Business Models For Dummies
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Most business models have customers that are neither exceptionally attractive nor exceptionally unattractive. Most business models don’t need to focus on customer attractiveness for long because the old mantra “all customers are good customers” is true most the time. However, you do have to study customer attractiveness.

You can create an attractive market niche, but have it destroyed by bad customers. Attractive customers have a strong need for your offering, value the solution to their problem more than your product costs (that’s a strong value proposition), have disposable income to spend on your offering, pay their bills on time, and exist in sufficient numbers to make your venture profitable.

The most prominent example of gaining the most attractive customer is the retail mantra “location, location, location.” What does an outstanding retail location get you? Outstanding customers, that’s what. A high-end retail mall has the same industry attractiveness and niche attractiveness regardless of where it’s located.

Whether the mall is located in the hottest new suburb or the middle of farmland, the industry and niche attractiveness remain the same. However, the high-income customers available in the hot new suburb are typically viewed as more attractive than those in rural locations.

Rent-A-Center is in the same industry as Best Buy. The two companies have some niche overlap, but they serve significantly different customers. Best Buy serves customers who can afford to purchase a television in full. These customers have either cash or pre-arranged financing like a credit card.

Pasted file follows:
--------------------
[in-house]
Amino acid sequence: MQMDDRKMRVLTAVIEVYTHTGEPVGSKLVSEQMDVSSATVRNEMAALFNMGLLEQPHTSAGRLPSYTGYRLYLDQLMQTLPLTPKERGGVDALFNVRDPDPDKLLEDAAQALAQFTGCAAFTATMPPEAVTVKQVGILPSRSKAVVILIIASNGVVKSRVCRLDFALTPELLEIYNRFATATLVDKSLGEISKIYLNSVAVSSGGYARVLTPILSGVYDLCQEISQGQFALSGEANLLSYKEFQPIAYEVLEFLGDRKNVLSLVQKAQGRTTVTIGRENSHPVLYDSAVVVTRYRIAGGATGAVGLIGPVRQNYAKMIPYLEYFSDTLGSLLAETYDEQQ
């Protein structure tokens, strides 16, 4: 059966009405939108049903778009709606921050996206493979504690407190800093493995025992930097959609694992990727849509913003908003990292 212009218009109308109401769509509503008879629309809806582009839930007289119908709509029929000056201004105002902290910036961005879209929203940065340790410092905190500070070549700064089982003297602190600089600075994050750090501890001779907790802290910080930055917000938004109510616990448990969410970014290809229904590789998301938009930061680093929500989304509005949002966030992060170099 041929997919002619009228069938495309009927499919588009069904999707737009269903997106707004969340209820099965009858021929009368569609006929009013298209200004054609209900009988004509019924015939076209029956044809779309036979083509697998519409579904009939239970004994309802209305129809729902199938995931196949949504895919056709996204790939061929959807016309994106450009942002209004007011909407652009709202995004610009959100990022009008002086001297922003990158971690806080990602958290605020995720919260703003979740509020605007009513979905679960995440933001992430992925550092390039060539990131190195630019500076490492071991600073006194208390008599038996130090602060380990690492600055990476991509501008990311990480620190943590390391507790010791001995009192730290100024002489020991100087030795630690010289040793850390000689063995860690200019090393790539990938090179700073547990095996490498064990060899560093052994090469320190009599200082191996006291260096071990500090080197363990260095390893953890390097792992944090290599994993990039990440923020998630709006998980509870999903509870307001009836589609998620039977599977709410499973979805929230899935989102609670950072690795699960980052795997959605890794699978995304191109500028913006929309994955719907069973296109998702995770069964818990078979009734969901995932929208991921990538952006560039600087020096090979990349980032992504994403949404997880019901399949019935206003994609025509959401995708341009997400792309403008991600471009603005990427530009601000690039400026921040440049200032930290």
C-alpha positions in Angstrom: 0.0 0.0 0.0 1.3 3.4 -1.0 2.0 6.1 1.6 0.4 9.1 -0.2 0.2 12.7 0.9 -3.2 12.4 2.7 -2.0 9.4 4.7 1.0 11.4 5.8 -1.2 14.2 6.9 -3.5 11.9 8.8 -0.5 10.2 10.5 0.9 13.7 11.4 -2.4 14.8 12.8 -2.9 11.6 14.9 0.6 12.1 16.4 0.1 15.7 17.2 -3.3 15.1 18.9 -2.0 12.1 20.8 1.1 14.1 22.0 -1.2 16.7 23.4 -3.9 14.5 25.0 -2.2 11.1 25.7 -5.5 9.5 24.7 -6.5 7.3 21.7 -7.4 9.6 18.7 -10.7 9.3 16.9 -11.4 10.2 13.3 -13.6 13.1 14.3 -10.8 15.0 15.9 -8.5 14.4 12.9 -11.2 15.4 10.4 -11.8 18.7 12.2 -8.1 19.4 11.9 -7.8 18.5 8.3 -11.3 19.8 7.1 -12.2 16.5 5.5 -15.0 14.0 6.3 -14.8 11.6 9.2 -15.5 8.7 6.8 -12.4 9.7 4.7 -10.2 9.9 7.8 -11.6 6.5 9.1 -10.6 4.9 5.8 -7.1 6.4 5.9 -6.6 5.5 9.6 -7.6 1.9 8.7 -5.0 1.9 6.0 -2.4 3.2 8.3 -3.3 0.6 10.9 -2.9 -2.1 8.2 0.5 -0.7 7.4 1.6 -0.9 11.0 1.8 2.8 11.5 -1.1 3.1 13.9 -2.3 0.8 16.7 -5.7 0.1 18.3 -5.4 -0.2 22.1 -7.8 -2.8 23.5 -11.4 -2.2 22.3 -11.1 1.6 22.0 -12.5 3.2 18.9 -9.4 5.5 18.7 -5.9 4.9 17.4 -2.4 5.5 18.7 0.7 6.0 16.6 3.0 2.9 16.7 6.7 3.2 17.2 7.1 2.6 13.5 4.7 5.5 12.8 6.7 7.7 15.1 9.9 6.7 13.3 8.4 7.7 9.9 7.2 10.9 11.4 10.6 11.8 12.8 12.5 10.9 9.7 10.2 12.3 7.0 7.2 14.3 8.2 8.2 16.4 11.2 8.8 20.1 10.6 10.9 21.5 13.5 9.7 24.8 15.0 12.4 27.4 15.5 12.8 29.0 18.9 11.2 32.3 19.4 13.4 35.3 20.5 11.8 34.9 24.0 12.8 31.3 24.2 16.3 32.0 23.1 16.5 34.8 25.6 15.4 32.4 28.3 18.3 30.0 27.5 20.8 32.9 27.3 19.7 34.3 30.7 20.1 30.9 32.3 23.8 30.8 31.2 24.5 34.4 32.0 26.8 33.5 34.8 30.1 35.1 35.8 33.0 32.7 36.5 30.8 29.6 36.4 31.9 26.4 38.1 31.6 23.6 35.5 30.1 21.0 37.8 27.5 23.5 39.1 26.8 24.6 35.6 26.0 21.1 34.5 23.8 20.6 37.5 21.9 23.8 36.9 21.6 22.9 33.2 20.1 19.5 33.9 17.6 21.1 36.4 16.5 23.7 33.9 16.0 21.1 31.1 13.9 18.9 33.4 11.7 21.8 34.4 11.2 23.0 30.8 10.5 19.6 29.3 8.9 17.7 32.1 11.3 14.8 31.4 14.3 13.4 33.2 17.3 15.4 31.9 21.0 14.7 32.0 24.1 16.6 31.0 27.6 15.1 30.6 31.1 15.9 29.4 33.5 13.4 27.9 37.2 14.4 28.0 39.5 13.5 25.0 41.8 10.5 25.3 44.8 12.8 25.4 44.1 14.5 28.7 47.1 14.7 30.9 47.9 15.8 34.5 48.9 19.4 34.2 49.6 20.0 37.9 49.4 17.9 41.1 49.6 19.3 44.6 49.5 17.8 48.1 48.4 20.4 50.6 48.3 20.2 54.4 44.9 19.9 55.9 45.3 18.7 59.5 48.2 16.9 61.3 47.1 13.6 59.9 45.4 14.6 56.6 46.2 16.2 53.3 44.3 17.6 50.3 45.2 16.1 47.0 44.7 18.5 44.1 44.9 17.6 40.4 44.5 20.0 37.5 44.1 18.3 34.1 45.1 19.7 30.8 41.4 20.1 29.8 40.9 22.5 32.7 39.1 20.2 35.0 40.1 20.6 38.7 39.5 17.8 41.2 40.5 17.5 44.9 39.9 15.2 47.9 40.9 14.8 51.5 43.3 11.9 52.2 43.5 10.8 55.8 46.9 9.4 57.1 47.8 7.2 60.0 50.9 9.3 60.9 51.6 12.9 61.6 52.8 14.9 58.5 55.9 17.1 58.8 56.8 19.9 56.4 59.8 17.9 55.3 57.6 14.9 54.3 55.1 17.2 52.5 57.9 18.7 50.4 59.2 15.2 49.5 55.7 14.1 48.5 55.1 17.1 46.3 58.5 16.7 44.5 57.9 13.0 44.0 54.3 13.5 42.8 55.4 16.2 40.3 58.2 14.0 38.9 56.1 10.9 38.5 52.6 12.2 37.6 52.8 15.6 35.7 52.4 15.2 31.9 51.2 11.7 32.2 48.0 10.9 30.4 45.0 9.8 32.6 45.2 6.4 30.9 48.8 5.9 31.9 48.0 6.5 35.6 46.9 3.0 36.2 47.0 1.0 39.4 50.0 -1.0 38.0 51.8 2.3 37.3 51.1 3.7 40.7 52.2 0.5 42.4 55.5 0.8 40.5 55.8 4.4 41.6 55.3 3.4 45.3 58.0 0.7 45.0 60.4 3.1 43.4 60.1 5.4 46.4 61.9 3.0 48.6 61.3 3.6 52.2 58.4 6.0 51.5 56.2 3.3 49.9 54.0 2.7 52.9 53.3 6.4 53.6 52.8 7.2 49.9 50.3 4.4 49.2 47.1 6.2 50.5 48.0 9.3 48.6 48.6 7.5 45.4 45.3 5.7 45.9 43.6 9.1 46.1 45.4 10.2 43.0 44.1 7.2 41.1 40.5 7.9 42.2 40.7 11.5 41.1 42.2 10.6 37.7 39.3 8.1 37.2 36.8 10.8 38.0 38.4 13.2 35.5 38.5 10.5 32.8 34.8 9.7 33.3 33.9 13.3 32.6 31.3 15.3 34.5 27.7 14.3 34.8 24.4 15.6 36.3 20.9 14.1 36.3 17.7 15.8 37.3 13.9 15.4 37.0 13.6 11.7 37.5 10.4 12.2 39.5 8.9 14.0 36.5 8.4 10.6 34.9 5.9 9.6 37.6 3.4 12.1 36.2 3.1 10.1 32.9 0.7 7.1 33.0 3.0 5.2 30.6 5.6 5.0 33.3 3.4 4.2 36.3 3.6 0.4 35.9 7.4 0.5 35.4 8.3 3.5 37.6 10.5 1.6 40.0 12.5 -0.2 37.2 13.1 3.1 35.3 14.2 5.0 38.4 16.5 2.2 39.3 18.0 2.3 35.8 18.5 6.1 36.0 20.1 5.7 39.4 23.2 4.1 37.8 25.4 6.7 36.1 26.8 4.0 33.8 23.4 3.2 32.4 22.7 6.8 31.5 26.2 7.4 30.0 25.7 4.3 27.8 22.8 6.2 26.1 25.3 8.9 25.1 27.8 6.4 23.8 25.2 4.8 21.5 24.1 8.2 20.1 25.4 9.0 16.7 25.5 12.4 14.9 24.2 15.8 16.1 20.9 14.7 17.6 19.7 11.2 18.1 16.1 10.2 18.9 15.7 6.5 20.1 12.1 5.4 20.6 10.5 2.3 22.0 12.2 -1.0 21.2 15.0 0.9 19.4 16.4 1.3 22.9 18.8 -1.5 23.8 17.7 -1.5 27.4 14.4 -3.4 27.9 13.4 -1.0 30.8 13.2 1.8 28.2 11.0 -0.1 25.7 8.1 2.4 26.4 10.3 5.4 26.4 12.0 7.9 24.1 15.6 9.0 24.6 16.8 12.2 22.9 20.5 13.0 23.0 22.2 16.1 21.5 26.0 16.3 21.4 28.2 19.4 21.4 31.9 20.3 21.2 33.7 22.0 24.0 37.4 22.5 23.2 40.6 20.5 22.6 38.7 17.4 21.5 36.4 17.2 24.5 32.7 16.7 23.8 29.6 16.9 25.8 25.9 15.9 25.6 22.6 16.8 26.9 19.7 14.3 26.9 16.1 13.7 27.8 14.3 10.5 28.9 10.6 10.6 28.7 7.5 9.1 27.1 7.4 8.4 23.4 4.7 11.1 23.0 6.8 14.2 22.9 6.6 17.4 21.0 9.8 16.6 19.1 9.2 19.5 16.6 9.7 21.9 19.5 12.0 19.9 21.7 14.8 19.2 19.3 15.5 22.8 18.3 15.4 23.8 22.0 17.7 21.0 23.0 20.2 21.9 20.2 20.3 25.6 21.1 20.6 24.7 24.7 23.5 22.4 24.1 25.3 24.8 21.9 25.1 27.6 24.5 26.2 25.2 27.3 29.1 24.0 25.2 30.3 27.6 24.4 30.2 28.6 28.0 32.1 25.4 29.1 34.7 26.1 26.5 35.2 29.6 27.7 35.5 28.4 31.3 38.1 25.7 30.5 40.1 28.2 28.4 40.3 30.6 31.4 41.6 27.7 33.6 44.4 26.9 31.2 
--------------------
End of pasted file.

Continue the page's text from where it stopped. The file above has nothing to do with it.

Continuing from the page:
Rent-A-Center caters to customers with lesser credit availability. Rent-A-Center extends credit to buyers deemed undesirable by traditional retailers like Best Buy. Rent-A-Center accepts monthly or weekly payments from customers until the item is paid in full. Due to the differences in the customer segments they serve, Rent-A-Center’s business model is significantly different from Best Buy’s:

  • Best Buy serves a larger number of buyers who are more financially stable and makes money with a traditional retail business model — buying and selling merchandise.

  • Rent-A-Center is closer to a specialty finance company that happens to sell appliances. Because Rent-A-Center doesn’t collect payment in full upfront, the company has many profit areas that Best Buy doesn’t have. Finance fees, high interest rates on loans, repossession fees, and more account for the bulk of Rent-A-Center’s profit.

Many businesses would consider the customers of Rent-A-Center less than desirable. However, Rent-A-Center has created a profitable business model selling to these supposedly less-than-desirable customers. Because the Rent-A-Center model accounts for sporadic and occasional nonpayment, it’s a workable business model.

More affluent customers don’t make a market segment more attractive. Typically, more affluent customers can afford to pay a higher price for goods and services. High margin typically follows these higher prices, but may well be set off by higher overheads and lower volumes owing to a higher degree of exclusivity.

Simply chasing affluent customers isn’t always the best strategy. Remember the old adage, “Sell to the masses, live with the classes. Sell to the classes, live with the masses.”

If you meet ten business owners in the construction industry, you’ll probably meet someone whose business was destroyed by a slow-paying or nonpaying customer. A workable business model can be destroyed by the wrong customers.

As a businessperson, you must eliminate or account for bad customers in your business model.

About This Article

This article is from the book:

About the book author:

Jim Muehlhausen is the founder and President of the Business Model Institute as well as consultant and speaker to businesses large and small. He is the author of The 51 Fatal Business Errors and How to Avoid Them and a frequent contributor to Entrepreneur, Businessweek, and dozens of other publications.

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